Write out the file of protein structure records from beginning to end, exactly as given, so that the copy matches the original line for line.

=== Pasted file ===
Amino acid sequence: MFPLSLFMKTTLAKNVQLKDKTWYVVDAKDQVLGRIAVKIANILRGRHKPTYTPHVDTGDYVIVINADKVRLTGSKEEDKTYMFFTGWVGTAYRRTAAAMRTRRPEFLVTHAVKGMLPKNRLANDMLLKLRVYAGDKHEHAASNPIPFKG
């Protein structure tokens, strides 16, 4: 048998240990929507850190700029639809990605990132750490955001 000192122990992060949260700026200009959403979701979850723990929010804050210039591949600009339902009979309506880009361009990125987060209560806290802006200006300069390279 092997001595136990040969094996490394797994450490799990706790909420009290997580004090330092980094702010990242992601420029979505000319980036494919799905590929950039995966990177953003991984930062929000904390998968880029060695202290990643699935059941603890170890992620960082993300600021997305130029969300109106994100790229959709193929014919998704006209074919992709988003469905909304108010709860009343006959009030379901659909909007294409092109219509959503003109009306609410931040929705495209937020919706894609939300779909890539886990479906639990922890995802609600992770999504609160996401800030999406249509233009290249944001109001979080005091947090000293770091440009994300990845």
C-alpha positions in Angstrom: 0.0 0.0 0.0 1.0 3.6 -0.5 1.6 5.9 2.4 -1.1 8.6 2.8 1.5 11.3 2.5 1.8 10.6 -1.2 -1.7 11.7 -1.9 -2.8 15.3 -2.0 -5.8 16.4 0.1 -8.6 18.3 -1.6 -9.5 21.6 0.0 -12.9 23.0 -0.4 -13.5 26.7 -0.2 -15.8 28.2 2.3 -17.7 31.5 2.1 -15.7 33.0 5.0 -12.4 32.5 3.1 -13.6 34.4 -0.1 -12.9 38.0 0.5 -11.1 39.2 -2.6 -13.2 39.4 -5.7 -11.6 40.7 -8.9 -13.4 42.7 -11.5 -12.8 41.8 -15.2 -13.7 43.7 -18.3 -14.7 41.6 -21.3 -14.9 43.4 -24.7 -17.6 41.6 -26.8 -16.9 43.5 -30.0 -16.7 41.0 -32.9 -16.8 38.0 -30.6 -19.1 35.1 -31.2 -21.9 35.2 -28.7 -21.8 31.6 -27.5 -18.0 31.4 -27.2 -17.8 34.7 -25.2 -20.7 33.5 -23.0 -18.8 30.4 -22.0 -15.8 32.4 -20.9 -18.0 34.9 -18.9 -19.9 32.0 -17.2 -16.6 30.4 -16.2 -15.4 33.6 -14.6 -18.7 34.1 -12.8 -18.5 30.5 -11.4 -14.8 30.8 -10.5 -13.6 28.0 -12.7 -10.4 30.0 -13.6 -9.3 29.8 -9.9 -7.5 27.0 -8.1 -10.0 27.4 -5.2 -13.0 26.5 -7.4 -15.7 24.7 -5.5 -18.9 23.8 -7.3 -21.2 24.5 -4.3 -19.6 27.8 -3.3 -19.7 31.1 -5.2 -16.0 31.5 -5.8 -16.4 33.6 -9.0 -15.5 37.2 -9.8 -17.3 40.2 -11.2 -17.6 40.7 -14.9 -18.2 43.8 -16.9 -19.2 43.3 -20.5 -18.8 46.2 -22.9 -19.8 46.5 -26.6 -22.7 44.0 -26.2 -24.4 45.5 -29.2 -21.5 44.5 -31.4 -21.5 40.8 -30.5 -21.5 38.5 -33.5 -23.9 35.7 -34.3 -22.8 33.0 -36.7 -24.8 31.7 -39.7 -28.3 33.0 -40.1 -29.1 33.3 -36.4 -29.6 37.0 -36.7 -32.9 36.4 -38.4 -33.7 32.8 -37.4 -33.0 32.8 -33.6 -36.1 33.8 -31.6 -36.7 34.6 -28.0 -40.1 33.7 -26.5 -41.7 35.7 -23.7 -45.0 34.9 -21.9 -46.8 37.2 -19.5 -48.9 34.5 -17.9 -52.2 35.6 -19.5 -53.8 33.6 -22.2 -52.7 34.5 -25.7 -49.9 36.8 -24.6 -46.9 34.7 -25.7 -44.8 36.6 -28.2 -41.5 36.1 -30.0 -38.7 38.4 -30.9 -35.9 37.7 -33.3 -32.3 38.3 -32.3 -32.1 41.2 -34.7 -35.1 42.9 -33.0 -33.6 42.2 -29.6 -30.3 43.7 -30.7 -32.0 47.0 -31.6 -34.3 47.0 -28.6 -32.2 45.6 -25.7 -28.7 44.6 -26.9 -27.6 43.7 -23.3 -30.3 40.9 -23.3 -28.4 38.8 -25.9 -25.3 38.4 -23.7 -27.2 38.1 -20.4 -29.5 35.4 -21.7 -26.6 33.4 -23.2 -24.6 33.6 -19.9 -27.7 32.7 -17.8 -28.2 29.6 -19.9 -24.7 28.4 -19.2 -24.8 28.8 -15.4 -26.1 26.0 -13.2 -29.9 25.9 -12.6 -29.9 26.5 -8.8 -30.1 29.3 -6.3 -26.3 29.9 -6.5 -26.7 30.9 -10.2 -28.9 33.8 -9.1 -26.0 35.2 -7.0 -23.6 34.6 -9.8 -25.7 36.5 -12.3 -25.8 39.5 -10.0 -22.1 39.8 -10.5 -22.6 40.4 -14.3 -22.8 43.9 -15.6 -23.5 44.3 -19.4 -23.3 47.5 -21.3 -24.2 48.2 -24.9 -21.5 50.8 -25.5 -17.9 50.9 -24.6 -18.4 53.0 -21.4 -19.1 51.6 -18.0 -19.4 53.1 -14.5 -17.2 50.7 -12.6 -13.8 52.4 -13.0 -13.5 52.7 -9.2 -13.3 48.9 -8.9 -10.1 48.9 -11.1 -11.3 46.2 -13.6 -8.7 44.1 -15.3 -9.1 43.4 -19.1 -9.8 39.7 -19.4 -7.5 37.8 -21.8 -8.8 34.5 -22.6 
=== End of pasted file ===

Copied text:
Amino acid sequence: MFPLSLFMKTTLAKNVQLKDKTWYVVDAKDQVLGRIAVKIANILRGRHKPTYTPHVDTGDYVIVINADKVRLTGSKEEDKTYMFFTGWVGTAYRRTAAAMRTRRPEFLVTHAVKGMLPKNRLANDMLLKLRVYAGDKHEHAASNPIPFKG
């Protein structure tokens, strides 16, 4: 048998240990929507850190700029639809990605990132750490955001 000192122990992060949260700026200009959403979701979850723990929010804050210039591949600009339902009979309506880009361009990125987060209560806290802006200006300069390279 092997001595136990040969094996490394797994450490799990706790909420009290997580004090330092980094702010990242992601420029979505000319980036494919799905590929950039995966990177953003991984930062929000904390998968880029060695202290990643699935059941603890170890992620960082993300600021997305130029969300109106994100790229959709193929014919998704006209074919992709988003469905909304108010709860009343006959009030379901659909909007294409092109219509959503003109009306609410931040929705495209937020919706894609939300779909890539886990479906639990922890995802609600992770999504609160996401800030999406249509233009290249944001109001979080005091947090000293770091440009994300990845």
C-alpha positions in Angstrom: 0.0 0.0 0.0 1.0 3.6 -0.5 1.6 5.9 2.4 -1.1 8.6 2.8 1.5 11.3 2.5 1.8 10.6 -1.2 -1.7 11.7 -1.9 -2.8 15.3 -2.0 -5.8 16.4 0.1 -8.6 18.3 -1.6 -9.5 21.6 0.0 -12.9 23.0 -0.4 -13.5 26.7 -0.2 -15.8 28.2 2.3 -17.7 31.5 2.1 -15.7 33.0 5.0 -12.4 32.5 3.1 -13.6 34.4 -0.1 -12.9 38.0 0.5 -11.1 39.2 -2.6 -13.2 39.4 -5.7 -11.6 40.7 -8.9 -13.4 42.7 -11.5 -12.8 41.8 -15.2 -13.7 43.7 -18.3 -14.7 41.6 -21.3 -14.9 43.4 -24.7 -17.6 41.6 -26.8 -16.9 43.5 -30.0 -16.7 41.0 -32.9 -16.8 38.0 -30.6 -19.1 35.1 -31.2 -21.9 35.2 -28.7 -21.8 31.6 -27.5 -18.0 31.4 -27.2 -17.8 34.7 -25.2 -20.7 33.5 -23.0 -18.8 30.4 -22.0 -15.8 32.4 -20.9 -18.0 34.9 -18.9 -19.9 32.0 -17.2 -16.6 30.4 -16.2 -15.4 33.6 -14.6 -18.7 34.1 -12.8 -18.5 30.5 -11.4 -14.8 30.8 -10.5 -13.6 28.0 -12.7 -10.4 30.0 -13.6 -9.3 29.8 -9.9 -7.5 27.0 -8.1 -10.0 27.4 -5.2 -13.0 26.5 -7.4 -15.7 24.7 -5.5 -18.9 23.8 -7.3 -21.2 24.5 -4.3 -19.6 27.8 -3.3 -19.7 31.1 -5.2 -16.0 31.5 -5.8 -16.4 33.6 -9.0 -15.5 37.2 -9.8 -17.3 40.2 -11.2 -17.6 40.7 -14.9 -18.2 43.8 -16.9 -19.2 43.3 -20.5 -18.8 46.2 -22.9 -19.8 46.5 -26.6 -22.7 44.0 -26.2 -24.4 45.5 -29.2 -21.5 44.5 -31.4 -21.5 40.8 -30.5 -21.5 38.5 -33.5 -23.9 35.7 -34.3 -22.8 33.0 -36.7 -24.8 31.7 -39.7 -28.3 33.0 -40.1 -29.1 33.3 -36.4 -29.6 37.0 -36.7 -32.9 36.4 -38.4 -33.7 32.8 -37.4 -33.0 32.8 -33.6 -36.1 33.8 -31.6 -36.7 34.6 -28.0 -40.1 33.7 -26.5 -41.7 35.7 -23.7 -45.0 34.9 -21.9 -46.8 37.2 -19.5 -48.9 34.5 -17.9 -52.2 35.6 -19.5 -53.8 33.6 -22.2 -52.7 34.5 -25.7 -49.9 36.8 -24.6 -46.9 34.7 -25.7 -44.8 36.6 -28.2 -41.5 36.1 -30.0 -38.7 38.4 -30.9 -35.9 37.7 -33.3 -32.3 38.3 -32.3 -32.1 41.2 -34.7 -35.1 42.9 -33.0 -33.6 42.2 -29.6 -30.3 43.7 -30.7 -32.0 47.0 -31.6 -34.3 47.0 -28.6 -32.2 45.6 -25.7 -28.7 44.6 -26.9 -27.6 43.7 -23.3 -30.3 40.9 -23.3 -28.4 38.8 -25.9 -25.3 38.4 -23.7 -27.2 38.1 -20.4 -29.5 35.4 -21.7 -26.6 33.4 -23.2 -24.6 33.6 -19.9 -27.7 32.7 -17.8 -28.2 29.6 -19.9 -24.7 28.4 -19.2 -24.8 28.8 -15.4 -26.1 26.0 -13.2 -29.9 25.9 -12.6 -29.9 26.5 -8.8 -30.1 29.3 -6.3 -26.3 29.9 -6.5 -26.7 30.9 -10.2 -28.9 33.8 -9.1 -26.0 35.2 -7.0 -23.6 34.6 -9.8 -25.7 36.5 -12.3 -25.8 39.5 -10.0 -22.1 39.8 -10.5 -22.6 40.4 -14.3 -22.8 43.9 -15.6 -23.5 44.3 -19.4 -23.3 47.5 -21.3 -24.2 48.2 -24.9 -21.5 50.8 -25.5 -17.9 50.9 -24.6 -18.4 53.0 -21.4 -19.1 51.6 -18.0 -19.4 53.1 -14.5 -17.2 50.7 -12.6 -13.8 52.4 -13.0 -13.5 52.7 -9.2 -13.3 48.9 -8.9 -10.1 48.9 -11.1 -11.3 46.2 -13.6 -8.7 44.1 -15.3 -9.1 43.4 -19.1 -9.8 39.7 -19.4 -7.5 37.8 -21.8 -8.8 34.5 -22.6 